Two decades ago, something unprecedented happened in the history of Indian television with the start of the mythological series Ramayana. Each Sunday morning roads were deserted as people sat alert in front of their televisions watching the epic life of Lord Rama. Legend has it that some of the more devout viewers even took off their slippers before watching! It was the ’80s and until the next century, no other TV show captured the Indian imagination to such an extent. Then one fateful day in 2000 the legendary baritone of Amitabh Bachchan boomed into our living rooms. Deviyon aur sajjanon (ladies and gentlemen), you were watching the first episode of Kaun Banega Crorepati (KBC), which once again changed the way India watched the telly. And rest, as they say, is history.

Kuch sawaal, Ek crore: the game show Kaun Banega Crorepati took our level of obsession with the number one to another level!

– The Indian Trumpet’s 1st Birthday Special edition

It was Star TV’s biggest coup to bring the desi avatar of the UK game show ‘Who Wants To Be A Millionaire?’ to Indian small screens, all the more for having superstar Bachchan as host: Bachchan, the powerhouse of talent, the country’s darling for his rich, deep voice. From the very first episode, the country’s roads started emptying again every evening from Friday to Sunday. Dinners were cooked and eaten well in advance, guests ushered out minutes before the clock struck 9, children finished their homework early and not a soul moved away from the TV until the ghadiyal babu (Mr. Clock) stopped at 10pm. That hour turned into family bonding time, with grandparents, parents and children brainstorming together to find the correct answers, while the contestants hawed and hummed with the host and the Computer ji (Mr. Computer).

The show, running for its 8th season this year, has remained part of our lives. We still draw famous phrases from the show in daily conversations. Any word of finality is still ‘Lock kar diya jaaye’, over-sharp persons (and humble desktops) ‘Computer ji’, and, of course, there’s the distress call: ‘Phone a friend’. Every episode is replete with Bachchan’s anecdotes, his jokes with competitors, winners going teary-eyed as they hug and dance with him in sheer awe, and recitations from his father Harivansh Rai Bachchan’s poems: just a few of the things that have made the show so endearing.

As Bachchan’s charisma drew people in, the nation experienced a collective awakening in terms of general knowledge. Children, teenagers, adults: everyone took a fancy to books on factual books and board games designed along on the lines of KBC. Schools and colleges witnessed an upsurge in GK quiz competitions. From current affairs to Indian history to classical music: all were read about and brushed up on. No surprise: over seven seasons, the show has given India over five crorepatis.

Bachchan was so captivating, that efforts to rope in Shah Rukh Khan for season three after Bachchan fell ill came a cropper. Khan couldn‘t engage the audience and the show’s ratings fell, forcing the channel to re-employ Bachchan for subsequent seasons.

Do you remember the animated song, Ek Chidiya, Anek Chidiya?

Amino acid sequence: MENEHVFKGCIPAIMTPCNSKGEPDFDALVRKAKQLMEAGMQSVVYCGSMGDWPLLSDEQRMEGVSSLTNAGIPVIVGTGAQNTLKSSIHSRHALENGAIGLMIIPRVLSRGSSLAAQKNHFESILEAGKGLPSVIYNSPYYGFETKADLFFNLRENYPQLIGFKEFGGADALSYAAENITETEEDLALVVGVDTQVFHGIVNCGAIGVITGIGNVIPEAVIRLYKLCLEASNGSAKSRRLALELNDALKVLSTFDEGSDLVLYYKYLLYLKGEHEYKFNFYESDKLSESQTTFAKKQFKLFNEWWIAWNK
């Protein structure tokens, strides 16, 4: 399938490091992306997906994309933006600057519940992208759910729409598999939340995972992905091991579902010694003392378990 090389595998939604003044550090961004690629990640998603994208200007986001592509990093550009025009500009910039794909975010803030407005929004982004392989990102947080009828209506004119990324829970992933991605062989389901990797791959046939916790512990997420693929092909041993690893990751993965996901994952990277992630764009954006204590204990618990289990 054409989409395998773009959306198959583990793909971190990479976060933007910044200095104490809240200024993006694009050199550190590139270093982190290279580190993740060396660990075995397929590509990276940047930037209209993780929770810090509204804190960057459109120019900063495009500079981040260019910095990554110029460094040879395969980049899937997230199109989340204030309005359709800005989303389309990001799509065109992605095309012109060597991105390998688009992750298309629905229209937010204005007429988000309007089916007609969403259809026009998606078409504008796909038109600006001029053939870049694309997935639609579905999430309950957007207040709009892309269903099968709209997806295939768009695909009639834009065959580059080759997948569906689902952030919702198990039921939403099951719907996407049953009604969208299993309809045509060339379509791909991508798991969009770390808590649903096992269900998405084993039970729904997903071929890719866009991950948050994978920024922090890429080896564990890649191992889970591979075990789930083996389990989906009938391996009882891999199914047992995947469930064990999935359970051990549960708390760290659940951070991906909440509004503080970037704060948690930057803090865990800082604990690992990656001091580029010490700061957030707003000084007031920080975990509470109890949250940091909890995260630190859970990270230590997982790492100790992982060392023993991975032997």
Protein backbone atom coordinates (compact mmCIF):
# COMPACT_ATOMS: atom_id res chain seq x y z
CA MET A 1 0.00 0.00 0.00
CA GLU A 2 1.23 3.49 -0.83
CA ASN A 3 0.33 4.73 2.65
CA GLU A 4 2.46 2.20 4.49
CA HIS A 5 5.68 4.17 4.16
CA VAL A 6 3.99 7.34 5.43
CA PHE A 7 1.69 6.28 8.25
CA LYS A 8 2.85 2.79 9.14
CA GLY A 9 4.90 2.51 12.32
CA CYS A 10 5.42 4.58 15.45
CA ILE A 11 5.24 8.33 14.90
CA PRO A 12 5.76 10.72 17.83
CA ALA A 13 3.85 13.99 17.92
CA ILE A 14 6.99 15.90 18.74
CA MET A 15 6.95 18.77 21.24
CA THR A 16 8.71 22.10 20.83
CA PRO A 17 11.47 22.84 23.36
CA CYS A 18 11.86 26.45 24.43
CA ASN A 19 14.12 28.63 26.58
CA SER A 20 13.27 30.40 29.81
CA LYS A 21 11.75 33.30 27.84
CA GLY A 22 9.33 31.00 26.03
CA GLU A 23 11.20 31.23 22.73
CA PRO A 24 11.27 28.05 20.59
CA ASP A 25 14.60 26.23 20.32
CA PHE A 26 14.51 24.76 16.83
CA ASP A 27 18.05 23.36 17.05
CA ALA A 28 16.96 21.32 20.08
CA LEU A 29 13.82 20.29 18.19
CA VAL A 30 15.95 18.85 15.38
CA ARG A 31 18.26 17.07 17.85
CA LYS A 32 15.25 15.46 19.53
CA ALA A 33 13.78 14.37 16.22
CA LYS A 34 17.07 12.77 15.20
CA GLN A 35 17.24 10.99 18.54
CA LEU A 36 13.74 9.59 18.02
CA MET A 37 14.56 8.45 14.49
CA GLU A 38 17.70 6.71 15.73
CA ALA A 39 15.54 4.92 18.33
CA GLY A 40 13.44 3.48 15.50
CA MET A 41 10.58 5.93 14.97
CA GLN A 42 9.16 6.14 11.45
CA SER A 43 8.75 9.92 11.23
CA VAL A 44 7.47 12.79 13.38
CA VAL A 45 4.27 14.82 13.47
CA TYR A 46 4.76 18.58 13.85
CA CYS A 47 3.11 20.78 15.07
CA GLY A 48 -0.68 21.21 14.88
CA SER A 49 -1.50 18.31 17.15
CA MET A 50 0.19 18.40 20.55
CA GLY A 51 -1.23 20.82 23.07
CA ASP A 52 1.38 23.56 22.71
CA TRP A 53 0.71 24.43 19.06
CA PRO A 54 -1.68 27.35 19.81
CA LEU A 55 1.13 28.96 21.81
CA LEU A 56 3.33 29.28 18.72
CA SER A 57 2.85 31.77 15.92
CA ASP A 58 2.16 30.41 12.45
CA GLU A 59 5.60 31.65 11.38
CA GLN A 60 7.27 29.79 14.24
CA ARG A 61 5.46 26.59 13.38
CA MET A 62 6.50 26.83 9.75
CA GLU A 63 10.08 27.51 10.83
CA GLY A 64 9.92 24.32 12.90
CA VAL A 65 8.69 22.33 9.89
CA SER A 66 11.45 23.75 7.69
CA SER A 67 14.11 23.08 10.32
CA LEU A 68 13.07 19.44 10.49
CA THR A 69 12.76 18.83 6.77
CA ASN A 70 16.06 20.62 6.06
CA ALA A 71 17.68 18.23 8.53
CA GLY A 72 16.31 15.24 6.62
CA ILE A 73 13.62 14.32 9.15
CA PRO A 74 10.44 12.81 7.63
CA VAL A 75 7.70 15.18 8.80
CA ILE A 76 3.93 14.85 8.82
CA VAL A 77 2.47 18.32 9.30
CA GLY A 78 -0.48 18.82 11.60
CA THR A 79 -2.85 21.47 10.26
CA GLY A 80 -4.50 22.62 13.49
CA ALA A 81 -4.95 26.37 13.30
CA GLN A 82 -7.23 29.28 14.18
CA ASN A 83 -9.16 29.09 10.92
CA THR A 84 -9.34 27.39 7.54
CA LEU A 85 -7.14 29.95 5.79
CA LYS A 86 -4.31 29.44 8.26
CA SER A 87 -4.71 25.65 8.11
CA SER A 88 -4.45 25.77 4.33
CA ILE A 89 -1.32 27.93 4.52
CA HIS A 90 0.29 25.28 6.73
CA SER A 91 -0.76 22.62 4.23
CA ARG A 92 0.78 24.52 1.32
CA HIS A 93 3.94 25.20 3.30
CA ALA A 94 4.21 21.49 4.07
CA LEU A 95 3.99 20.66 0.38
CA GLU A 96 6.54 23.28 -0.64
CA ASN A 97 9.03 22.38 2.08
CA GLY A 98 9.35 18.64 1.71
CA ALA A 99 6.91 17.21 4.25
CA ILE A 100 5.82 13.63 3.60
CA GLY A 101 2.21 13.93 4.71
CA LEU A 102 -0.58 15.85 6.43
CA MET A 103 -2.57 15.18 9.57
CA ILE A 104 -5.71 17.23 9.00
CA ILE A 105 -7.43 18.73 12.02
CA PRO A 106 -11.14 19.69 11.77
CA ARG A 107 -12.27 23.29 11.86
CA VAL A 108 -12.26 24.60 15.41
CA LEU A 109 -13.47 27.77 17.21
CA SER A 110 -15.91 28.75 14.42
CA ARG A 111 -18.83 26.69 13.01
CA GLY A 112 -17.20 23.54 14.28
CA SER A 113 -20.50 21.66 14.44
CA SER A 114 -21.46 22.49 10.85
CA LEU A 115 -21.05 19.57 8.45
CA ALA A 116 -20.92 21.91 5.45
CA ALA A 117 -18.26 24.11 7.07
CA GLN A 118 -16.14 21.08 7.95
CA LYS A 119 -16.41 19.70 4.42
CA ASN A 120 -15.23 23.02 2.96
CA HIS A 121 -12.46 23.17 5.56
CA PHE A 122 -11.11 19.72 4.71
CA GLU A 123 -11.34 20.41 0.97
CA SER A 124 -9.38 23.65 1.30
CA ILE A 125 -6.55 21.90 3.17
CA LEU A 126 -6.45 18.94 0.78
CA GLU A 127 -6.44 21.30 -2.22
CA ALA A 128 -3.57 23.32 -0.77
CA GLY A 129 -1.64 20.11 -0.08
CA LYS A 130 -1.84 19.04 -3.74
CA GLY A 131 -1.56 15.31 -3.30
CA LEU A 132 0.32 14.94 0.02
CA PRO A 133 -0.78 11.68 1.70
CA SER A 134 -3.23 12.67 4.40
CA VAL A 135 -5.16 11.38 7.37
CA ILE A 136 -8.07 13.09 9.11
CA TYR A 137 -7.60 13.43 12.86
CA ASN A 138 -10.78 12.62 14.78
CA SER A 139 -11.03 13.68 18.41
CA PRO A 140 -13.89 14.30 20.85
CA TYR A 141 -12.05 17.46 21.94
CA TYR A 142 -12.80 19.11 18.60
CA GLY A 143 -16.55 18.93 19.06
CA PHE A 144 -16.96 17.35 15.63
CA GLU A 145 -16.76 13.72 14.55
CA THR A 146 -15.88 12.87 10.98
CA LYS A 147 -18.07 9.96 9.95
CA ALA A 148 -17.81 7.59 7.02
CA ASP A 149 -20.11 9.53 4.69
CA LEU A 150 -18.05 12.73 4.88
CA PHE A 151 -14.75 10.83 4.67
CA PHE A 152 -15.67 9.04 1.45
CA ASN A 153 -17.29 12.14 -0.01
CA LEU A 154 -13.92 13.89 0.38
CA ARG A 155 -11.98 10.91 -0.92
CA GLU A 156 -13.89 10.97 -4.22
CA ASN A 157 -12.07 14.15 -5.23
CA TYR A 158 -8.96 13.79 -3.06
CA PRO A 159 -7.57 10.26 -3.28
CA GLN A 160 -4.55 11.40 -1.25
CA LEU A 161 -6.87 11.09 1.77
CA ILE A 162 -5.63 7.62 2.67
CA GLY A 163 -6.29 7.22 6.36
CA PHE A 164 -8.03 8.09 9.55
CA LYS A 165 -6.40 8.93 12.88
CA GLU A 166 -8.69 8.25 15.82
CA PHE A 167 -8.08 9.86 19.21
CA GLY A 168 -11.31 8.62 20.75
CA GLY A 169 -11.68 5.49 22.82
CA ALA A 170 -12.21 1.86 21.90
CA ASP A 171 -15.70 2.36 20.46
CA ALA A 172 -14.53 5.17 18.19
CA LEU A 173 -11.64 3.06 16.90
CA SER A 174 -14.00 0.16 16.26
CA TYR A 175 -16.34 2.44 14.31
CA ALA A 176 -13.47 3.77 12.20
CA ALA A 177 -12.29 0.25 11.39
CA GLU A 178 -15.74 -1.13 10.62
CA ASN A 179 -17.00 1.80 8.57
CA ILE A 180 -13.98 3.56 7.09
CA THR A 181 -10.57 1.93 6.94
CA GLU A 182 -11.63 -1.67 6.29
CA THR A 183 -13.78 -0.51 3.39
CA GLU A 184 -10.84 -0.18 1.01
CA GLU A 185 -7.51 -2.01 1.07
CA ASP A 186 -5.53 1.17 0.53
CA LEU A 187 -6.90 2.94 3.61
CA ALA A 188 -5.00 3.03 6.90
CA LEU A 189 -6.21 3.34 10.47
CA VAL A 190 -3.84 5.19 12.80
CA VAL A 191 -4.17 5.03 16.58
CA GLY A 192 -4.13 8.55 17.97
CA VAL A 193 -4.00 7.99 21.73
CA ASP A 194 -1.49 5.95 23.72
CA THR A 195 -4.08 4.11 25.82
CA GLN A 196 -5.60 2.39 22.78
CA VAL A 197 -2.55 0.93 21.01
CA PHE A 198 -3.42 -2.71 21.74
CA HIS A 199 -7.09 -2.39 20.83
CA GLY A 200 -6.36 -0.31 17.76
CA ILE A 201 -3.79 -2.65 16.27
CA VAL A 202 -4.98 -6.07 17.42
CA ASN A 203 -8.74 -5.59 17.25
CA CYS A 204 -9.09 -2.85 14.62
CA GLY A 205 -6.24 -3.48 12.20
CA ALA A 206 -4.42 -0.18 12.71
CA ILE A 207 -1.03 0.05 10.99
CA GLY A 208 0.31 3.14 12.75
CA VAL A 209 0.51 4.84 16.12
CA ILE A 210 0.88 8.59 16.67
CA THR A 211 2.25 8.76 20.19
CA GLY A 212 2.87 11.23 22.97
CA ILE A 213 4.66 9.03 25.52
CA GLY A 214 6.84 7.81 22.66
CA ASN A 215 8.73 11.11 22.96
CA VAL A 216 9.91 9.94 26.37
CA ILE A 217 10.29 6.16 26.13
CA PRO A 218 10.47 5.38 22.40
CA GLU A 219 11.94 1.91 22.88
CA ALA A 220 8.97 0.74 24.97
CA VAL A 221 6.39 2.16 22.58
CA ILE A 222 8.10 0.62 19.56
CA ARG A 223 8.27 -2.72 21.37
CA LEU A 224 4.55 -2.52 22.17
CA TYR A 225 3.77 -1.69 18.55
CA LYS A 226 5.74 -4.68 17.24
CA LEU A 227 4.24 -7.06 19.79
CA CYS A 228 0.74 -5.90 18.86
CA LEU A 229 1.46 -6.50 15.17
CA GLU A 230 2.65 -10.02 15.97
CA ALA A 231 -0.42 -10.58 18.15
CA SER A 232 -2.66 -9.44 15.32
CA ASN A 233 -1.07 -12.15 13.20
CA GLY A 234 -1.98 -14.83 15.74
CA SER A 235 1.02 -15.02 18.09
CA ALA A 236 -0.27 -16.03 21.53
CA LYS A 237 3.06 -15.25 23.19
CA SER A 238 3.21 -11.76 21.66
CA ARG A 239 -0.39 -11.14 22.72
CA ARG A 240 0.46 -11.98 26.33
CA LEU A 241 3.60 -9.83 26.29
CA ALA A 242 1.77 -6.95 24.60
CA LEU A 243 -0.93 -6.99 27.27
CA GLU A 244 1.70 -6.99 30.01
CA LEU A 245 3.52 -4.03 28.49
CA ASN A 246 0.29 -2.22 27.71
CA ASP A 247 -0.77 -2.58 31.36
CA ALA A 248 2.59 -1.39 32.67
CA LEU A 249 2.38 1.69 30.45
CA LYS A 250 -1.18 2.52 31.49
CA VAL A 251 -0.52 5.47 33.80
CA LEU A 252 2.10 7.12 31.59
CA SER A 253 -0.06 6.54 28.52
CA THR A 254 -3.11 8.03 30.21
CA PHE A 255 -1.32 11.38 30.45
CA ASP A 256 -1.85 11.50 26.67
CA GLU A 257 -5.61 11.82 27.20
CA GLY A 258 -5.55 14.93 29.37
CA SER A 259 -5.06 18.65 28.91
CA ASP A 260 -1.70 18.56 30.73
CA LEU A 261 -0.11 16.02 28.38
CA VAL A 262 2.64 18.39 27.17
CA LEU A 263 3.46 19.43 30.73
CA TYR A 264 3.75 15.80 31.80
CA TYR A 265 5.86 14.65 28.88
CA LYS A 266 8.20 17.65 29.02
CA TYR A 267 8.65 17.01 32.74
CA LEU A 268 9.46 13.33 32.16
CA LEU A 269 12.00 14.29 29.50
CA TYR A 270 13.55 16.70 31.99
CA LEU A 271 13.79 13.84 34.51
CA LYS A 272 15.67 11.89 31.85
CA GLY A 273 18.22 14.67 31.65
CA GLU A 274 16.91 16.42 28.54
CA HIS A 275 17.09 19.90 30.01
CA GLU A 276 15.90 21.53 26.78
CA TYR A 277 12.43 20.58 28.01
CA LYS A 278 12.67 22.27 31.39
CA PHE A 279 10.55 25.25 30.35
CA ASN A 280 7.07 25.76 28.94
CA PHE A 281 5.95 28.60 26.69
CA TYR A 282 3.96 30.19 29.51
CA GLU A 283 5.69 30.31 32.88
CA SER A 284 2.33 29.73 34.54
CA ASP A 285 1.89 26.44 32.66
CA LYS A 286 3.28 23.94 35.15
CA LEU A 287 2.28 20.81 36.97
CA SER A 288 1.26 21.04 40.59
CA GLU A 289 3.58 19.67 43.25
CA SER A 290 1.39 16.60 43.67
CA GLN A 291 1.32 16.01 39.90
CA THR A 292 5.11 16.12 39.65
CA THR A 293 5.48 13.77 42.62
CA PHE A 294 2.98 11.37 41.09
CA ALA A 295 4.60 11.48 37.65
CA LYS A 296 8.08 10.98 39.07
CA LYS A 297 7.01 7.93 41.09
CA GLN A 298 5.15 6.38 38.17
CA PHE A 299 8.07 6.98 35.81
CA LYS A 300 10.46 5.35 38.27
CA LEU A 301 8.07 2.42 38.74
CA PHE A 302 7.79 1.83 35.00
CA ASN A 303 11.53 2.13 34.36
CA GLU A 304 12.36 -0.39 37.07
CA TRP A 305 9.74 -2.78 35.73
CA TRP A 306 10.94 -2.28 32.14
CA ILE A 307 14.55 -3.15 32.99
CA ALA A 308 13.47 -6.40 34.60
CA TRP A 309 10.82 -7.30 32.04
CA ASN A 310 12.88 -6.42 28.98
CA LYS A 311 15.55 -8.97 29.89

Four years ago, when Sony took on the show, the show’s directors tried to bring in people from small towns and distant hinterlands as centre stage players. The 2010 season started with the tagline ‘Koi bhi aadmi chhota nahi hota’, specifically targeted at people from smaller communities. Programmes have seen students, teachers, shopkeepers and farmers racking their brains and emerging as winners. The show has given a massive boost to the confidence of the common man in its last three seasons, with each focusing on a different issue of significance. In 2011 the tagline changed to ‘Koi bhi sawal chhota nahi hota’ – ‘No question is too small’: every bit of learning counts – while the 2013 season emphasised the importance of learning irrespective of age, with ‘Seekhna bandh to jeetna bandh’. KBC has also been sensitive to the ways in which India has changed, which is why it’s the only show to command such a massive following after
a decade. KBC changed its logo in 2010, using the Indian rupee symbol as its hallmark.

Are you celebrating 52 Weeks, 52 Desi Emotions with The Indian Trumpet — all through 2018! 

In the seventh season, the prize money was increased to 70 million rupees and the number of questions went up from 13 to 15. This season became known as Kaun Banega Maha Crorepati (‘Who Wants to be a Multi-Millionaire’). We are now waiting eagerly for season 8: lines were opened on the 5th of May, and the show is expected to go on air in August on Sony. Gaurav Seth, Senior Vice President and Head of Marketing for Sony Entertainment Television says, “KBC is a reflection of the hopes and aspirations of millions of people who are looking at transforming their lives. This year we are attempting to bring the show closer to our viewers by engaging various mediums through which they can enhance their chance of being in the much-coveted Hot Seat. We are confident that once the season gets underway, it will strike a deep emotional chord with the entire country, like never before.”

As we watch the current season of KBC, we brush up our GK and play the game from our living rooms with the selected players, sharing their victories and losses as our own.


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